As we said back in February about this incredible group, “Northern Ireland’s the Bonnevilles are steeped in the blues and they enliven and amp up their sound by playing as a duo with Andrew McGibbon Jr. on vocals and guitar and Chris McMullan on drums. It’s a formation that has paid off in spades for both the White Stripes and the Black Keys and the Bonnevilles carry on that tradition of stripped down, blues rock run through with headbanging punk energy.”
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If 2014’s 27 was a stepping stone to adulthood, new single “Burn Away” from M. Lockwood Porter is the sound of one cautiously settling into life’s uncertainties. A Yale alumnus and former English teacher, the California singer/songwriter born in Oklahoma and raised on punk music finds himself in a different place these years as he awaits the release of his third album, How to Dream Again: “I’m in love, in a very healthy, serious relationship, and I’m happier with where I’m at in terms of my music, but with being further along in my personal life come new questions like ‘How do you maintain what’s good about a relationship? How do you keep it from going stale?’”
Recorded live in one take, the bubbly “Goodbye Temporarily” set the tone for Far Cries and Close Calls, the forthcoming album from Oklahoma singer/songwriter John Calvin Abney. Decamping to Little Rock, Arkansas, to record his latest LP, Abney notes of the lead single, “It was the first song approached when entering the studio, and gave the entire space, along with those involved, a calm yet energetic sense that we were going to create something glowing and real.”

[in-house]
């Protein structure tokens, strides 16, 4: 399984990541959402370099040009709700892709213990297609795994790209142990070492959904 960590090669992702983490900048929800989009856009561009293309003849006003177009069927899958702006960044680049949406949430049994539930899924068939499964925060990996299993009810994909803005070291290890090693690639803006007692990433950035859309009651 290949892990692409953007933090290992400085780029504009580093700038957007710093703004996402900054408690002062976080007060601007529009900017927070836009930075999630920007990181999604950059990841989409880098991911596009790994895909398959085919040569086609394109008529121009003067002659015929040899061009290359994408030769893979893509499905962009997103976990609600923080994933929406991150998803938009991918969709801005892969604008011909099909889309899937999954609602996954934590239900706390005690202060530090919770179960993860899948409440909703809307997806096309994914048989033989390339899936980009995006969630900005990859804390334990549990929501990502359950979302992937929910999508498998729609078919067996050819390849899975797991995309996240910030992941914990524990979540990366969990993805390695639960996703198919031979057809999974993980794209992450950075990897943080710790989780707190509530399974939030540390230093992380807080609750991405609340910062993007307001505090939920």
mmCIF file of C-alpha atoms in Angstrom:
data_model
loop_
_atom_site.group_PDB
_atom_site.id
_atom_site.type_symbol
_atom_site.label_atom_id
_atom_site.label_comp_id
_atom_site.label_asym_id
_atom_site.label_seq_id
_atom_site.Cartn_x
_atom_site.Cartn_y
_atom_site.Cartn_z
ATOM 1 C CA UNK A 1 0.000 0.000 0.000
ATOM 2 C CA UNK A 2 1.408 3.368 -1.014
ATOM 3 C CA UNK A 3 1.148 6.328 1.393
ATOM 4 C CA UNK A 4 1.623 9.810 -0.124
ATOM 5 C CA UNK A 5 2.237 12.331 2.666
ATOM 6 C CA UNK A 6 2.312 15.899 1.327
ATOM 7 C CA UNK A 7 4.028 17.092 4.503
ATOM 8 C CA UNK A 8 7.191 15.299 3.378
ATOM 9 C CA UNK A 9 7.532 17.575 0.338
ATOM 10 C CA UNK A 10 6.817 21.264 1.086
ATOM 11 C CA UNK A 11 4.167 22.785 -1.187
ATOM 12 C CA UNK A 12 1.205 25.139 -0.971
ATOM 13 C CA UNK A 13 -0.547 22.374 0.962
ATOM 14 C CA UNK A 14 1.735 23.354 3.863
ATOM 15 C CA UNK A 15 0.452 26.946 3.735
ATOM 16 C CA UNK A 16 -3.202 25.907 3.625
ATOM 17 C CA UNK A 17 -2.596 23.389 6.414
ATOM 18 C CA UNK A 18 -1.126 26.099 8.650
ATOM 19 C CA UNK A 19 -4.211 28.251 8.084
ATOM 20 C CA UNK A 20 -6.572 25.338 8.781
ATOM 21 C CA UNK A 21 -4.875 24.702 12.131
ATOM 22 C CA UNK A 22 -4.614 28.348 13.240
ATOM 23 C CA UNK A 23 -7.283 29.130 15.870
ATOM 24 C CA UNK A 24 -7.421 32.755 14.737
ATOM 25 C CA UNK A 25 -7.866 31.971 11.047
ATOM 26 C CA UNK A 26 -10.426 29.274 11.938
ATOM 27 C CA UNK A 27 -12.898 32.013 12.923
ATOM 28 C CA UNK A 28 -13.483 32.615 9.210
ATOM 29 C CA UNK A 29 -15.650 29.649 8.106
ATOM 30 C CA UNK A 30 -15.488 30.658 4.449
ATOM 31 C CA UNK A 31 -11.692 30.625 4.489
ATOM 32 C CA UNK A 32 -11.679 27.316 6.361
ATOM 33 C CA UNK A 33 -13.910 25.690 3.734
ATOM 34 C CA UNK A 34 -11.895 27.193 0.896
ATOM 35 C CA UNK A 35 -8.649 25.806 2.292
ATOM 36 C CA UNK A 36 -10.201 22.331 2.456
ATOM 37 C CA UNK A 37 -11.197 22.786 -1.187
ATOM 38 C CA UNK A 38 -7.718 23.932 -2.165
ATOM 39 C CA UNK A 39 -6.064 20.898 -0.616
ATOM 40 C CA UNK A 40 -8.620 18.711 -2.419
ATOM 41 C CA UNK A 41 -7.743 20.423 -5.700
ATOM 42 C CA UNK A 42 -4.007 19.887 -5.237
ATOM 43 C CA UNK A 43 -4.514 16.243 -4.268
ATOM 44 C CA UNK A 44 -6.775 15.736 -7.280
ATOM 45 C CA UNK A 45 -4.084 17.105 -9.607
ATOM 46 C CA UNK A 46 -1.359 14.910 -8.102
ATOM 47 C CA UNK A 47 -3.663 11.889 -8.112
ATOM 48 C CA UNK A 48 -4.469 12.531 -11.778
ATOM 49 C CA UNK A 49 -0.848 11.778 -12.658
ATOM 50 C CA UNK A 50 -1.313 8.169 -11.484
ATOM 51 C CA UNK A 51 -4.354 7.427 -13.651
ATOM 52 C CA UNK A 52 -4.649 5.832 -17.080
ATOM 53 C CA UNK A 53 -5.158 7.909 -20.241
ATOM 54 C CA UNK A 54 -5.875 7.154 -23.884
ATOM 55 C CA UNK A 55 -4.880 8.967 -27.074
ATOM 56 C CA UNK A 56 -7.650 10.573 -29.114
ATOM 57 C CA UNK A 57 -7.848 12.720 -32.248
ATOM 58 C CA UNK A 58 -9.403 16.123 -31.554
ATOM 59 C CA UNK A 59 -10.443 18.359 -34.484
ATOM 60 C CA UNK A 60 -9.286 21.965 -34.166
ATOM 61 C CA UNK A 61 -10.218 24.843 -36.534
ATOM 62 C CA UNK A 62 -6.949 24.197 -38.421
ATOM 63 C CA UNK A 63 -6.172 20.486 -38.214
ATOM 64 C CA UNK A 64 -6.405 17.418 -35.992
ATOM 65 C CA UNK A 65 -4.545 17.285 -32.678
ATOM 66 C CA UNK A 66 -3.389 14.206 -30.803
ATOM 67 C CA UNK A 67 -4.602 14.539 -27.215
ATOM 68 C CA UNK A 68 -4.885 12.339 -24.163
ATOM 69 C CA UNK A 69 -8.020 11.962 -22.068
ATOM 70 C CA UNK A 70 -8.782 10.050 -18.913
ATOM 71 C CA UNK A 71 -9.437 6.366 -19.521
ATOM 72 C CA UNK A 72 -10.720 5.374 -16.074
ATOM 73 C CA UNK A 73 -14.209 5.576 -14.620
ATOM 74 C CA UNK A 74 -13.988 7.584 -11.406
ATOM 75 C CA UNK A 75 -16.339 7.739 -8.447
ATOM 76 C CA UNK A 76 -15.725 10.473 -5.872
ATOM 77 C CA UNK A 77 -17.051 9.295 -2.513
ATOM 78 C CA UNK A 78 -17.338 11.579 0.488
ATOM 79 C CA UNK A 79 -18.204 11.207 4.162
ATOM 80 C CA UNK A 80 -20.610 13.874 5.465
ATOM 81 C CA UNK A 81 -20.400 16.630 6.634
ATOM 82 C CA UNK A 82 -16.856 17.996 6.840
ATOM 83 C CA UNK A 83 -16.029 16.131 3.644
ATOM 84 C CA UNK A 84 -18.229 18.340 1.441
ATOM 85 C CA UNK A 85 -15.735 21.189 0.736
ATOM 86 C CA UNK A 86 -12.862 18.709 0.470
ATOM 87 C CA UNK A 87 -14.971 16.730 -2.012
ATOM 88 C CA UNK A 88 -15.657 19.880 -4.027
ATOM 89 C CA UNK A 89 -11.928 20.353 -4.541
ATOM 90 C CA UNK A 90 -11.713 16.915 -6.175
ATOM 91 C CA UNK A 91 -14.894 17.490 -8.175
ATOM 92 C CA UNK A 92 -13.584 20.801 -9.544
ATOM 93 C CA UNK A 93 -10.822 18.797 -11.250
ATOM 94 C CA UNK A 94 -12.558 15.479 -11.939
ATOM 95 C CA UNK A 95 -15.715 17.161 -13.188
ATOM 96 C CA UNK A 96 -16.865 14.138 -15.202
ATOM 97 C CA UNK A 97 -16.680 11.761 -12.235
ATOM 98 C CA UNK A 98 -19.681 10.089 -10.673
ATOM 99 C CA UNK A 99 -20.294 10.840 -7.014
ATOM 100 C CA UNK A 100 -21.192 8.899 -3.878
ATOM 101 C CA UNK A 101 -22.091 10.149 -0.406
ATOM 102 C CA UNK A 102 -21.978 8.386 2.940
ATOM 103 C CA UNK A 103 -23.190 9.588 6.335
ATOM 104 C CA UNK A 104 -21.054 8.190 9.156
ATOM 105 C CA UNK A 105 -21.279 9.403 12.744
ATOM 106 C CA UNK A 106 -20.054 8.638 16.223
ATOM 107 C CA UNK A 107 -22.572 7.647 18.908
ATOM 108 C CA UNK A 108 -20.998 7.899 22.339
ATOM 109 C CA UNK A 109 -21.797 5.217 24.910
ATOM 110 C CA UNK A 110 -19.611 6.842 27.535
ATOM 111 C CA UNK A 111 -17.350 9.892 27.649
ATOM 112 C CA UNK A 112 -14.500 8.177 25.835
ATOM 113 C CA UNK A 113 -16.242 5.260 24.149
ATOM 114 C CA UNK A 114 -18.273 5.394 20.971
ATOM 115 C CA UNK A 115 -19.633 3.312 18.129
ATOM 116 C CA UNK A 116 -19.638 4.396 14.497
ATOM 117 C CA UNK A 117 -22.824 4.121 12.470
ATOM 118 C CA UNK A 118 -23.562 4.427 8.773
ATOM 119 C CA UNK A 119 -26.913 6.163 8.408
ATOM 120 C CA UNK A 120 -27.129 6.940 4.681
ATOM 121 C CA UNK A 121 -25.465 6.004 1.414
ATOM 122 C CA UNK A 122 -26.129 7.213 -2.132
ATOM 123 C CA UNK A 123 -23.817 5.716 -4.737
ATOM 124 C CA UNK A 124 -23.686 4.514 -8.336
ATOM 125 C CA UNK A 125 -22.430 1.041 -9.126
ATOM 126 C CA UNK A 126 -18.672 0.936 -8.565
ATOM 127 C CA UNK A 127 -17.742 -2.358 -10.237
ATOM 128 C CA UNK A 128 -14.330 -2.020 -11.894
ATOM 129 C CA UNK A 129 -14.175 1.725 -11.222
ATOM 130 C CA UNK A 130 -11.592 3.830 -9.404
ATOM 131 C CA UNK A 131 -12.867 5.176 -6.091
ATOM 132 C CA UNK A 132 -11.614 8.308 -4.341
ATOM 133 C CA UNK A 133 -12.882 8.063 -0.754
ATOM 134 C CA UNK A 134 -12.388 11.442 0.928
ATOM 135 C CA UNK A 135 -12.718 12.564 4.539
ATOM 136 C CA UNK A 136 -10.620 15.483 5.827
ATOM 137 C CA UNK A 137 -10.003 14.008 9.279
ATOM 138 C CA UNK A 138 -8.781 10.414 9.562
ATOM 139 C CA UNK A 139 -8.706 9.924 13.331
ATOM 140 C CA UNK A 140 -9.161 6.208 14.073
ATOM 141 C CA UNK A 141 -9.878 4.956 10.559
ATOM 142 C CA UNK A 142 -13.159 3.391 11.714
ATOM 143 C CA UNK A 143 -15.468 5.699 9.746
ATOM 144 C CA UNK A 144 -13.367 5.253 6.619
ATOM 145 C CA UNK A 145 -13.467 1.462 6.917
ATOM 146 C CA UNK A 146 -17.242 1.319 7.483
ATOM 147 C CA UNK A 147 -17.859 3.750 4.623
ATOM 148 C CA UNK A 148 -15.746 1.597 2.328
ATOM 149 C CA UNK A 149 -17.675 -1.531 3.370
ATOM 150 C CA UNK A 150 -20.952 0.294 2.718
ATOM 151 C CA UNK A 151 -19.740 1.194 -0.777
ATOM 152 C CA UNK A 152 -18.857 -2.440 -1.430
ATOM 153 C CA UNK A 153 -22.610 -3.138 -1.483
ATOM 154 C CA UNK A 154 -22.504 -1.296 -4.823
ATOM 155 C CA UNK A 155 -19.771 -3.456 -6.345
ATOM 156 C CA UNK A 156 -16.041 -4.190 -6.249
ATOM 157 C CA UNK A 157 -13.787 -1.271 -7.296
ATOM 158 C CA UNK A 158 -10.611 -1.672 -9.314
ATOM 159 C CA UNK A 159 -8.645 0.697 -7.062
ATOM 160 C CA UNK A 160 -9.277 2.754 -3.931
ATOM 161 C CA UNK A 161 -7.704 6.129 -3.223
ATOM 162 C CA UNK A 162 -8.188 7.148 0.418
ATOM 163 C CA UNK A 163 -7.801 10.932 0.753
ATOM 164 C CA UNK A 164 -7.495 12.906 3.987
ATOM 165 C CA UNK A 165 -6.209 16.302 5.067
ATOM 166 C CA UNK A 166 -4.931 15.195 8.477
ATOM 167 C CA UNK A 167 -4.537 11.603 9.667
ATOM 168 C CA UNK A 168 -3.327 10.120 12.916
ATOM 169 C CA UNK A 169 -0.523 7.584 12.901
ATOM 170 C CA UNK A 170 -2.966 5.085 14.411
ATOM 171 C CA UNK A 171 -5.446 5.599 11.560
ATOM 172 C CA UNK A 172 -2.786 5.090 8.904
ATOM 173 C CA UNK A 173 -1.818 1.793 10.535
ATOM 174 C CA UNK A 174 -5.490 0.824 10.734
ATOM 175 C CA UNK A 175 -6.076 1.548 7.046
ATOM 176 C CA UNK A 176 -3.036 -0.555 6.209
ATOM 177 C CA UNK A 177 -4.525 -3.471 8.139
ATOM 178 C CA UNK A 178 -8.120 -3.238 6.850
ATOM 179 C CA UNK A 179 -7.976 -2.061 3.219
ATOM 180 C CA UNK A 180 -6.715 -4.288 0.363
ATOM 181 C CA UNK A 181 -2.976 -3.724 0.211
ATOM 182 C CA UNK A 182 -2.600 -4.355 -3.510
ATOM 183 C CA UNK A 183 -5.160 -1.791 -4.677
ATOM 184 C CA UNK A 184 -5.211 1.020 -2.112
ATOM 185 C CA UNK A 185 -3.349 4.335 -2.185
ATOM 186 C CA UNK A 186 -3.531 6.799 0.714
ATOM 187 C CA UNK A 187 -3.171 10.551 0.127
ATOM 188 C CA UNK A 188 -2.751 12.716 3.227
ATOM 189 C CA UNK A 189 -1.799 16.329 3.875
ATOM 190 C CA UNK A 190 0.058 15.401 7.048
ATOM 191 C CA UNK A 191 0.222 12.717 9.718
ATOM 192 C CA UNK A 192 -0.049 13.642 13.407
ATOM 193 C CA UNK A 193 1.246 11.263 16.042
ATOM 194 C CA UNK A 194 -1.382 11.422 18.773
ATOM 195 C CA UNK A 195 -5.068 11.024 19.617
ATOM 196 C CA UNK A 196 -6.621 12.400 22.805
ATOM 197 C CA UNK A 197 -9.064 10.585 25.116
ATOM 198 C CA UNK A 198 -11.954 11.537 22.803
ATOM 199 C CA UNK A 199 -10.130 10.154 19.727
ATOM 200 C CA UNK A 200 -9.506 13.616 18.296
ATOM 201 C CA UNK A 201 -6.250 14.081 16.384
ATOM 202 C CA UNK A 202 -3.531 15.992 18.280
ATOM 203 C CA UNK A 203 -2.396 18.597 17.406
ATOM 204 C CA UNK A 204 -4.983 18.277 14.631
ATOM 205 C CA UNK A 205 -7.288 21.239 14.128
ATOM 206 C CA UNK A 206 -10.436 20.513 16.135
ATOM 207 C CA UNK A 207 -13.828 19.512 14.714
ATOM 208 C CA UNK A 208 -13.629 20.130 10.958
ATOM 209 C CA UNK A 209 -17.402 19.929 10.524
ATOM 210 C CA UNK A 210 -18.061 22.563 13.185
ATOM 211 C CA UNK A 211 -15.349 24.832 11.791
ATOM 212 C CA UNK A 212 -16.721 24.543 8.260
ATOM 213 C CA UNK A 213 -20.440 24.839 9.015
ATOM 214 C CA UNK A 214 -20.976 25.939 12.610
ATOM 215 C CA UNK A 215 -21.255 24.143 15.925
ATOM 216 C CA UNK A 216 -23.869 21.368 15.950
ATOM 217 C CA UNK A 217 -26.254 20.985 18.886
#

Rochester, New York pop/rock singer-songwriter Adam Clark is back again, and this time with a brand new collaboration alongside Dutch electronic recording artist Anthony Dircson (Reepublic Records). Clark and Dircson’s first work together comes along in the form of a remix of the former’s initial debut single following his team-up with multi-platinum selling, Grammy-nominated producer David Schuler (P!nk, John Legend, Daughtry), “King of the Sky”.
Toronto dream pop artist Rosemary Fairweather hasn’t released an album yet, but she’s been turning heads with a batch of singles premiering on the hipper side of the musical internet. It’s easy to see why as her warm, ethereal sound is mesmerizing. On “I Wasn’t There”, gentle chords welcome you as the sound opens up to Fairweather’s lovely high soprano voice mourning the end of a relationship. Languid beats and warm synth washes carry the song to greater heights. Fairweather says, “this song is personal to me, but I hope people can take something away from it.” Indeed, we do as Fairweather has created a memorable song here and we eagerly await her debut full-length release, Heavenly - A Collection of Songs, coming in late fall.